And of course a model would also help the designer avoid loose ends and unmatching (incongruent?) corners and element that you almost always get, and builders love to exploit, when working 2D. I can remember that Michaelangelo's St. Peter's dome was first built in scaled models. The model supposedly cost as much as a small church of the times.

Michaelangelo and St. Peter's Dome? Sistine Chapel maybe :-)

This is a very good thread. Coming from a product design and engineering background we have moved into supplying toolmakers (our builders) with 3D CAD data files. Toolmakers/manufacturers will then modify the data sets as required to fit in with their methodologies for making the tools/parts.

In the product design sector we have used rapid prototyping for many years as a validation method of the CAD design - there is no substitute! Even this is not perfect though.

Its interesting that the cosntruction sector is now being targetted by established MCAD businesses like Dassault with CATIA (ref Frank Gehry). The ideal being a single building model which is used and updated by architect and contractors. To be honest this already happens in most big projects already with 2D data sets - Microstation being a well established exponent of this.

The problem for all is that once you go down this route you need to define the areas of responsibility and have very stringent control mechanisms in place for editing the master model. The "danger" of the 3D approach is that one small edit may parametrically propogate through the whole model/drawings sheets/BOM/Schedules - I've seen this happen time and time again in the MCAD sector - it hurts!!

Seriously though, your point about loose ends hits the nail on the head! As the 3D model (or even physical model come to that) becomes the core method of data transfer the onus of responsibility for the project shifts to the designer/architect. It will no longer be sufficient to draw a few lines and add a few notes!

This move requires a total redesign of the design process itself, but when it comes to it there still has to be an understanding of what can and cannot actually be achieved when the project is built.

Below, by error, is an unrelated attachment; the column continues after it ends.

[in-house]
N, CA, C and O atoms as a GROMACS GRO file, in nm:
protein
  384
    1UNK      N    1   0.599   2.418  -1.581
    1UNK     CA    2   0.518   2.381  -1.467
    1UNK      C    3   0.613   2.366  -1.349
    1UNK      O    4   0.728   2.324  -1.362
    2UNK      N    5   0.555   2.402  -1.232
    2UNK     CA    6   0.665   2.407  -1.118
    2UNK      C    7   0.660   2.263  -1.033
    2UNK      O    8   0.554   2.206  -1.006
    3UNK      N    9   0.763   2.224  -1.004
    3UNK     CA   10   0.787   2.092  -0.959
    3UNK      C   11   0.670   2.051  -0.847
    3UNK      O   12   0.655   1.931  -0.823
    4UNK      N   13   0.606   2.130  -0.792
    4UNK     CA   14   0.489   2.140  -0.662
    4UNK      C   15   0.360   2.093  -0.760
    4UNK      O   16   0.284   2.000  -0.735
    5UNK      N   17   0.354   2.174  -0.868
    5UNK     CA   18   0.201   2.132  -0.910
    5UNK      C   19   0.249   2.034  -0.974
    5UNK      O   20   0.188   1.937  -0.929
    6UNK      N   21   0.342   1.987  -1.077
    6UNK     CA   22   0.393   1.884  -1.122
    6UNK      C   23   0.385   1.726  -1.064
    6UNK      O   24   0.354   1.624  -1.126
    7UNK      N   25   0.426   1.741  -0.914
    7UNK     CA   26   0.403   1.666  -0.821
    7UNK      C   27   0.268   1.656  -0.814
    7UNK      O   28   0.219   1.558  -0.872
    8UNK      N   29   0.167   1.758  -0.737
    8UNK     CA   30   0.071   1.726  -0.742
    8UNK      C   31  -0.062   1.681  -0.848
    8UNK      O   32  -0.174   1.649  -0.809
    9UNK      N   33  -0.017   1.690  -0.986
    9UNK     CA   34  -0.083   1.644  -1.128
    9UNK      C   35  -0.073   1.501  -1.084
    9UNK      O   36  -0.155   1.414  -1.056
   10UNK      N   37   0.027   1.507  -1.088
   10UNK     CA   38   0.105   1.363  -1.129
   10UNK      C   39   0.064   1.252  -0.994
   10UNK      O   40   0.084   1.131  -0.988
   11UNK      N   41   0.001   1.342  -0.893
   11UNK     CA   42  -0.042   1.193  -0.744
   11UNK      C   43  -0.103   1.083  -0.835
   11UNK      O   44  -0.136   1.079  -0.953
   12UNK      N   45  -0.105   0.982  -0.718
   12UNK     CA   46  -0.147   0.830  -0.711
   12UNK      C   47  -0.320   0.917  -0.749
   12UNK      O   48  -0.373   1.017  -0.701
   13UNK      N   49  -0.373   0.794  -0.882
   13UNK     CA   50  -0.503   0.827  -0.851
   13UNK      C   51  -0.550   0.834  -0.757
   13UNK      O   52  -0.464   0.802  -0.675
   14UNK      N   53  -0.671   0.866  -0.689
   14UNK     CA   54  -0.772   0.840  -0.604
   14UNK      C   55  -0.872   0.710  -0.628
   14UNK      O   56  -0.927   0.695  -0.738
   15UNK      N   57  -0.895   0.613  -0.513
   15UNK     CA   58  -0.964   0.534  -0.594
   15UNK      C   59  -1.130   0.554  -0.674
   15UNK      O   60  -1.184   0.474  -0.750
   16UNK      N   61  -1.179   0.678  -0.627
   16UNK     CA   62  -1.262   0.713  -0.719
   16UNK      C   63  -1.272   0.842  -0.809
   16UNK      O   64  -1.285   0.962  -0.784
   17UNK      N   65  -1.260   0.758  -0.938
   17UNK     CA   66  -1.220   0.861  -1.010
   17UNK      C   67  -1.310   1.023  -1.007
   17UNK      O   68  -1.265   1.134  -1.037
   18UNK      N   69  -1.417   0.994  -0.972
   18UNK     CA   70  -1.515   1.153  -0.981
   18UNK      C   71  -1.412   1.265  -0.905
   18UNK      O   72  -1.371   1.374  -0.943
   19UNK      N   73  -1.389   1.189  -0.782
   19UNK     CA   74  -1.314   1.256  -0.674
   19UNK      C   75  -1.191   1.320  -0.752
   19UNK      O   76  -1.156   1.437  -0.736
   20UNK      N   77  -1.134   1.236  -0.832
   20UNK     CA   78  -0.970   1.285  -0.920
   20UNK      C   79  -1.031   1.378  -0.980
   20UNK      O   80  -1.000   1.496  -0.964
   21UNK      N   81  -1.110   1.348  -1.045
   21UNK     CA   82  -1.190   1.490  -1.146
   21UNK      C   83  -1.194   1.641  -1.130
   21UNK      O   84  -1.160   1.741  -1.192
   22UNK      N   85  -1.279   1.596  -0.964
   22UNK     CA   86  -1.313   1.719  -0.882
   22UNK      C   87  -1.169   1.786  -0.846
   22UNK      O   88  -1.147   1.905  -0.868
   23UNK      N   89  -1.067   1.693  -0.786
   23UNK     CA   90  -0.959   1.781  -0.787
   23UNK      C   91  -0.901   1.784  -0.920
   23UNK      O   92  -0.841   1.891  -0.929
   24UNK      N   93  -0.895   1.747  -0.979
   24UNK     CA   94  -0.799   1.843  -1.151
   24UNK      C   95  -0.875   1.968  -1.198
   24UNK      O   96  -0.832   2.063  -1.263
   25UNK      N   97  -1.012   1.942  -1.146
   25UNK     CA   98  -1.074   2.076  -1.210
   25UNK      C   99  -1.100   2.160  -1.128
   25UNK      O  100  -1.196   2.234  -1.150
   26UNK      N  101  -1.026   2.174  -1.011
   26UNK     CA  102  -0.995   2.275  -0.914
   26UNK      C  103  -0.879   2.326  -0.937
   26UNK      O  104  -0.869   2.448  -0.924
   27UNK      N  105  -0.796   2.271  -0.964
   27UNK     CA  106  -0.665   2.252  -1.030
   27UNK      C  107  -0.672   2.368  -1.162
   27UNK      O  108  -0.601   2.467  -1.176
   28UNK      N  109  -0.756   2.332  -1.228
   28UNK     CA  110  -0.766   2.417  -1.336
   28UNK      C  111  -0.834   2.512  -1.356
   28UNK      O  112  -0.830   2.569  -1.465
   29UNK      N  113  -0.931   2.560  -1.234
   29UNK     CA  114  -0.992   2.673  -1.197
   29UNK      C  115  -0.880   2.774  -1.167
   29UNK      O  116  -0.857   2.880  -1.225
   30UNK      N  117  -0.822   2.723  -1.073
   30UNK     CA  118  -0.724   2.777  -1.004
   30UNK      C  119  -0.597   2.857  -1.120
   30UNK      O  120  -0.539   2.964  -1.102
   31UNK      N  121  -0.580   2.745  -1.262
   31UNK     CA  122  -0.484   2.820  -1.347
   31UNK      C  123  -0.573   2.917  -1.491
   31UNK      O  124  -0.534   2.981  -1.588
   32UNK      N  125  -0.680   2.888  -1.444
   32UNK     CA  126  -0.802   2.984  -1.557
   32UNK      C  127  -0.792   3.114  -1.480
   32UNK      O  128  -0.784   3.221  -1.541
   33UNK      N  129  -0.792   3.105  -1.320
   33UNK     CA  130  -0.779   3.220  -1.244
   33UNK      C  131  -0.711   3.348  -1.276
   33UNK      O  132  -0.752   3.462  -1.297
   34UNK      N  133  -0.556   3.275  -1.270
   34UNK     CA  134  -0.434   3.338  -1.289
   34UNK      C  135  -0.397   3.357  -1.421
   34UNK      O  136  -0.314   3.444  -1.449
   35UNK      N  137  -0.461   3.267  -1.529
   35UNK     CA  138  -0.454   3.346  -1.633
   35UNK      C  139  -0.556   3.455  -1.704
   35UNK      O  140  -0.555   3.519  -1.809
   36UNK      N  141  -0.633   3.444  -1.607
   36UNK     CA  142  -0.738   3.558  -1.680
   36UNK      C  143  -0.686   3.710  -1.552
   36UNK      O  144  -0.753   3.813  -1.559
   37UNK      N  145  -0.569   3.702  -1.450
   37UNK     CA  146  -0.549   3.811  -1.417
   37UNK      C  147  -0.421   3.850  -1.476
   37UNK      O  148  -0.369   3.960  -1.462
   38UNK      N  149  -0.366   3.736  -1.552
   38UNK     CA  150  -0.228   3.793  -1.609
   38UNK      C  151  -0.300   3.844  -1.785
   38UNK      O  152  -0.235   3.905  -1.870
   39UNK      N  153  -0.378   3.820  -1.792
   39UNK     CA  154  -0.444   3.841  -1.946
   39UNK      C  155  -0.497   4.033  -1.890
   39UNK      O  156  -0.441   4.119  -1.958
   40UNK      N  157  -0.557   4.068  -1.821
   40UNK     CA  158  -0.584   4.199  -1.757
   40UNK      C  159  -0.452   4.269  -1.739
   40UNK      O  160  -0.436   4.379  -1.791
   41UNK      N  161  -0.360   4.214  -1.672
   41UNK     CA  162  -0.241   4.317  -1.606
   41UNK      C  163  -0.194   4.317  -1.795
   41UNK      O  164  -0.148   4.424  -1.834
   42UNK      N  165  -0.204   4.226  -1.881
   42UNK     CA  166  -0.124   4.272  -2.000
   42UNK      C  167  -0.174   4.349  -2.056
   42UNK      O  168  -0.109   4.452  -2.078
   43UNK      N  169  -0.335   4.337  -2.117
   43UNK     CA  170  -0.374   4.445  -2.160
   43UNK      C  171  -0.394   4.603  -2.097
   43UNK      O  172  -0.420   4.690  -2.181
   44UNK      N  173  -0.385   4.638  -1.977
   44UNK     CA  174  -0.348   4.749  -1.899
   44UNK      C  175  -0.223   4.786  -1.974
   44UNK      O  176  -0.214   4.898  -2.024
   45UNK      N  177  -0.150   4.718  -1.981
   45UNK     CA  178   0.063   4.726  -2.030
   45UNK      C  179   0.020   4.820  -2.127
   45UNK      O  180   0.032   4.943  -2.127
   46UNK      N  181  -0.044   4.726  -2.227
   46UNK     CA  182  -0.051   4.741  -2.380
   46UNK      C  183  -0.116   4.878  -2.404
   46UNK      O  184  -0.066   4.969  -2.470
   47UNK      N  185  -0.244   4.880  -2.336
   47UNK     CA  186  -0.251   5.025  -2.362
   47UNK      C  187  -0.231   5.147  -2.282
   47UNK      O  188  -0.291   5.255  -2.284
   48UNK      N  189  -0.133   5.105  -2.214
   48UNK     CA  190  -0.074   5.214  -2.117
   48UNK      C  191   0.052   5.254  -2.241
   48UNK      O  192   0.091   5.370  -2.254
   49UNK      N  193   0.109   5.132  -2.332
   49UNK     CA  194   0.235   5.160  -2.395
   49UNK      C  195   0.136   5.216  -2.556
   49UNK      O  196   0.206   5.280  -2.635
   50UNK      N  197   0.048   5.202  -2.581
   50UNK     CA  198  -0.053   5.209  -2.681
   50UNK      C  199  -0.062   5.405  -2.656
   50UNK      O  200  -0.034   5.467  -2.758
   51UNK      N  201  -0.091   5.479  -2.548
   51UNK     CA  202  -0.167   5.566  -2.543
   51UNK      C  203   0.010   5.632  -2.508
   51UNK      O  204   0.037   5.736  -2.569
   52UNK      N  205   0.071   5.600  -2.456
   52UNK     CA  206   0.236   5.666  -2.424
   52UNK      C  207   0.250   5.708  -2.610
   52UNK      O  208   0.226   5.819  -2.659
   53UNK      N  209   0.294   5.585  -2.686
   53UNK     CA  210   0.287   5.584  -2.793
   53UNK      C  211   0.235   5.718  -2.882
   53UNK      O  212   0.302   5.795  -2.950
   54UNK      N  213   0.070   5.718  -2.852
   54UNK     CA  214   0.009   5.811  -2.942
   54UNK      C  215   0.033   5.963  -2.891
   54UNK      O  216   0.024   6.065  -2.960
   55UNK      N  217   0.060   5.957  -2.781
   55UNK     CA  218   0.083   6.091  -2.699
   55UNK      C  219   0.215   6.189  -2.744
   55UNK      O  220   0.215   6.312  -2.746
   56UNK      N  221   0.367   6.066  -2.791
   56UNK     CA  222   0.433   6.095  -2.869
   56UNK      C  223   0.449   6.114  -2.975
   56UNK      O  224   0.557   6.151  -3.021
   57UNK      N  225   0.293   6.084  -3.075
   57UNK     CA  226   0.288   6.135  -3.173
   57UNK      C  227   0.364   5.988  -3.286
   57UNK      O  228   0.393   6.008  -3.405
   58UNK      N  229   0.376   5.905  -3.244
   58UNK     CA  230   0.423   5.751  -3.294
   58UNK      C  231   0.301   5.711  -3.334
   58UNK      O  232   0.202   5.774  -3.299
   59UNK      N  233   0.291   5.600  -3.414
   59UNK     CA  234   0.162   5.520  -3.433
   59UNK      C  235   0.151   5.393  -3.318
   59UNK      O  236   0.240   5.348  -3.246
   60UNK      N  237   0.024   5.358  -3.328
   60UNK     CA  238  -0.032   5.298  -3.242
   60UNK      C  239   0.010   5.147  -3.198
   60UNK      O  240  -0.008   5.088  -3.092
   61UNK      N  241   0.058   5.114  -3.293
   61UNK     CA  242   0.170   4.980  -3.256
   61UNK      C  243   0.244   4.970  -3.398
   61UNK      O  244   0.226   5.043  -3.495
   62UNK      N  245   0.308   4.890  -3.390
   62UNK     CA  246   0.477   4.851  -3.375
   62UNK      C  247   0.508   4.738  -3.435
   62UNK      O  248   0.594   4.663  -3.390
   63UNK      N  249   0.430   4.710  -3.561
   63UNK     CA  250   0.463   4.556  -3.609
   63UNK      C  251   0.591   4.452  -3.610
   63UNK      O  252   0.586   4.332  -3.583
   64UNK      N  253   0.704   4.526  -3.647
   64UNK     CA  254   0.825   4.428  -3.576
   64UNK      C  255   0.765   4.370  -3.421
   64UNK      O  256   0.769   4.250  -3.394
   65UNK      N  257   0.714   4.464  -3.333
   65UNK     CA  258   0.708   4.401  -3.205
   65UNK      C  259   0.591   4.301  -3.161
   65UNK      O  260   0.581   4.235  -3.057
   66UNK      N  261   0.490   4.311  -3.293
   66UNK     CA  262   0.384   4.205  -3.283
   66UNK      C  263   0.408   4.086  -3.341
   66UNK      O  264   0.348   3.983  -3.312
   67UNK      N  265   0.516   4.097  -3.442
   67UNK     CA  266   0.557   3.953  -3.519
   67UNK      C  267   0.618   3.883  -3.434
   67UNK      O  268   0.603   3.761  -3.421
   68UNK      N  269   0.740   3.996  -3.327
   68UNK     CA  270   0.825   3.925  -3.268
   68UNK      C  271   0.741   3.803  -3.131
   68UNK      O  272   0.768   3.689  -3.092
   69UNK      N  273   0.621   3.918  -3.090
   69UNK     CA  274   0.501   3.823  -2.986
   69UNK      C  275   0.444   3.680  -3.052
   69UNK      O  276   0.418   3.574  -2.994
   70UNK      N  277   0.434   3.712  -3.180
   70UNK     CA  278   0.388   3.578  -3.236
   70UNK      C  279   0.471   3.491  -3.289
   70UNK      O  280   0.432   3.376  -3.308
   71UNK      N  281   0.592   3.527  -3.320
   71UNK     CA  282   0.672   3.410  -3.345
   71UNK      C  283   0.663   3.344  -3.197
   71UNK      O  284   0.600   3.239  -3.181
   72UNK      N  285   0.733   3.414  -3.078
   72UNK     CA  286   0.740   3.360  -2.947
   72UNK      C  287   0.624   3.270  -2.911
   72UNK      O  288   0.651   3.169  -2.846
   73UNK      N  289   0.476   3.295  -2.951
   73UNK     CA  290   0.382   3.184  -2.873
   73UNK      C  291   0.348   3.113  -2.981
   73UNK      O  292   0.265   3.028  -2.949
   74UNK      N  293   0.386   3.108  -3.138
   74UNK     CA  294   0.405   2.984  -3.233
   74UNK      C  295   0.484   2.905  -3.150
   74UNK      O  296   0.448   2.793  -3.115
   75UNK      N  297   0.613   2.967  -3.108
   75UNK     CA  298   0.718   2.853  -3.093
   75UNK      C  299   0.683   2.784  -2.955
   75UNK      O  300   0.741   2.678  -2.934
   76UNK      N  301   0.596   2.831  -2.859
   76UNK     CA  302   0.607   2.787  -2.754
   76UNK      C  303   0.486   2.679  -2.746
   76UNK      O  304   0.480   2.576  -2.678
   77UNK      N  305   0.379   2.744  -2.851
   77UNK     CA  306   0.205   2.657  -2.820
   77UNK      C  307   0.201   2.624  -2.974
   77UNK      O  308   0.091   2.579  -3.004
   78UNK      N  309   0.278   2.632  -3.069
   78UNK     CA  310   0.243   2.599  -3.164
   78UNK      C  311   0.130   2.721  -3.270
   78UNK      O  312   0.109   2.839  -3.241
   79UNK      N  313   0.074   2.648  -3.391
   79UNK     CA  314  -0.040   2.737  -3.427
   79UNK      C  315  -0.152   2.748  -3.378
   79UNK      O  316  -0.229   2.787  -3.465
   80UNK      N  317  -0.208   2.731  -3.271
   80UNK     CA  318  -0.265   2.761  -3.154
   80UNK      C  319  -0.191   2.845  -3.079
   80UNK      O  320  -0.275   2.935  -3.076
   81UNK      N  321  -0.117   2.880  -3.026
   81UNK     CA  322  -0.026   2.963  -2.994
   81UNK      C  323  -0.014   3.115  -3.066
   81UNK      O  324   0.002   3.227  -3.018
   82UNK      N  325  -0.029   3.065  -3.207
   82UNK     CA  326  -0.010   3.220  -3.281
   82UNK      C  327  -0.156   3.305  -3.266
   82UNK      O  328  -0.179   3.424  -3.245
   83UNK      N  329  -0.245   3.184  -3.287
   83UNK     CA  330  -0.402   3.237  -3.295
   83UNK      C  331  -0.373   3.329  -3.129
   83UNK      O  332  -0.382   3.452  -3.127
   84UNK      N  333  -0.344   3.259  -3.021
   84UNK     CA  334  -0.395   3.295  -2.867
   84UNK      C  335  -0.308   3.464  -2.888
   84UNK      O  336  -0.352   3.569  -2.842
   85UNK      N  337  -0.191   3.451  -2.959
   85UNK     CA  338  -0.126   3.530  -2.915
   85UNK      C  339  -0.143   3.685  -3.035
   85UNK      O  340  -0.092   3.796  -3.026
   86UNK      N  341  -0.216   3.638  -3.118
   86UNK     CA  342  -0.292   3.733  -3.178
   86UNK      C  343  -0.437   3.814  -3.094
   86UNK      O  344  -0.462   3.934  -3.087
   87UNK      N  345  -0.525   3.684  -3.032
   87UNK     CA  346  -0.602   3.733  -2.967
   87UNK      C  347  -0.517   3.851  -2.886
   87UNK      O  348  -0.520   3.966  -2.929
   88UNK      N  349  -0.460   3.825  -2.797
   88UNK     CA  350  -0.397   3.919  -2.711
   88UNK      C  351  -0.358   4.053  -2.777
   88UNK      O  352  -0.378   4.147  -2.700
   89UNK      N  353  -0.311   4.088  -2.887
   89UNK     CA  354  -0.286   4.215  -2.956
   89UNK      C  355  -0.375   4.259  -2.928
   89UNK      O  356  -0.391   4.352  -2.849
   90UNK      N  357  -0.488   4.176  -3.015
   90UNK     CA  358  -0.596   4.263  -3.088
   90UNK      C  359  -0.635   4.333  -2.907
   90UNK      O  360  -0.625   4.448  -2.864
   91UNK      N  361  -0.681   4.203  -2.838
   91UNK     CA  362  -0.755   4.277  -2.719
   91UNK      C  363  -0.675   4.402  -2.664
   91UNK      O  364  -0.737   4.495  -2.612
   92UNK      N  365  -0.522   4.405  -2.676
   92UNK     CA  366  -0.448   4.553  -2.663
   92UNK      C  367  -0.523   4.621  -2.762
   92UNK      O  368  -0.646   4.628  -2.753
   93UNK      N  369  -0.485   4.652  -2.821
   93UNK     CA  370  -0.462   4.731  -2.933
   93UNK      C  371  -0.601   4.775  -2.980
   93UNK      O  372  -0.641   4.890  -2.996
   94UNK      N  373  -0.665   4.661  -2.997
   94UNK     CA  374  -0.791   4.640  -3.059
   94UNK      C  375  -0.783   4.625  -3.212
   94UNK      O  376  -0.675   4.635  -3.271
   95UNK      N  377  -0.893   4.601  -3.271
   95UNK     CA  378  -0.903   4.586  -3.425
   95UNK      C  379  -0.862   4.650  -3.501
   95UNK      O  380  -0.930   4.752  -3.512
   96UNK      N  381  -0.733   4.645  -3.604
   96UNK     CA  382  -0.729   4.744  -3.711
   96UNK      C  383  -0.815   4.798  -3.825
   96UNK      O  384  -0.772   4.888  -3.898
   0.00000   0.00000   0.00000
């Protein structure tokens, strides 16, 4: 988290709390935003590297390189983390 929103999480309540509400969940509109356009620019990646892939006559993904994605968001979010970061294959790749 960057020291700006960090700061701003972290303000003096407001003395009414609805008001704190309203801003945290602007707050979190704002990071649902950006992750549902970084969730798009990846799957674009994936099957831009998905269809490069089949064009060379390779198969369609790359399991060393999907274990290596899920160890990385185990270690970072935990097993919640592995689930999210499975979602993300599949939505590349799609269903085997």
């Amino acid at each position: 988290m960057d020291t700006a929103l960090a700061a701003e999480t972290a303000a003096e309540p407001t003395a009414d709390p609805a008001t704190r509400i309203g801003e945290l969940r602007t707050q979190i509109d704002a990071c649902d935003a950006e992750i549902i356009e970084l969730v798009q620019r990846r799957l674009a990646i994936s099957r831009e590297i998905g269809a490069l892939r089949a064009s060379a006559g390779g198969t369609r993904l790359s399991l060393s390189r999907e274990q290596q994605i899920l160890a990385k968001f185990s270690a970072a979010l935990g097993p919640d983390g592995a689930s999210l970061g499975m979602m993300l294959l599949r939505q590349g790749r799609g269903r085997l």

In the MCAD and engineering sector there is a whole generation of designers who have been brought up with 3D design using 3D CAD and analysis. There has been, in my opinion, far too much emphasis on the "how to use the CAD system," approach to learning and less on the "what can a manufacturer actually achieve". As a result we have CAD perfection and often, inferior reality simply because the designer does not consider that the manufacturer really can't mate two parts together with a 0.0004mm accuracy or drill a 1mm diameter hole 100mm down!!

So moving to a 3D master model means no loose ends, a better undertsanding of what can be achieved on site AND a more open attitude to keeping lines of communications open with all parties involved in the project and - most importantly - learning to compromise on design features!

Problem is clients will expect to see the reality of the CAD perfection you won the contract with! Maybe thats why the trend is back to more artistic presentations :-)

[ 05-13-2005, 08:04 AM: Message edited by: KQ ]

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As with all of what we (I) do on a screen, on paper or out of scraps, the model is an explanation tool. It can explain a roof form to a client or committee. It can explain a truss connection to an engineer. It can explain to me my headroom in a flight of stairs. Unless the client really needs it I like to avoid modelling the complete interior, it generally helps me very little and the builder even less. Complex components yes, but I haven't done a walk-through in years. I don't usually model my EPDM membrane either. The model aspect is solely for what needs to be explained to whom. I like the idea of this whole building complete with nails and glue turning on my screen, but I have to look at who it would assist to create the real thing and devote energies accordingly.

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It's easier for me to just do the design/build in a virtual 3d environment. This allows for explicit error corrections and plan take-offs with the benefit of a quality experience for those paying the fees. There is no end to the possibilities for details and refinements. Confidence in the integrity of the planset is essential. 2d/3D integration provides priceless benefits.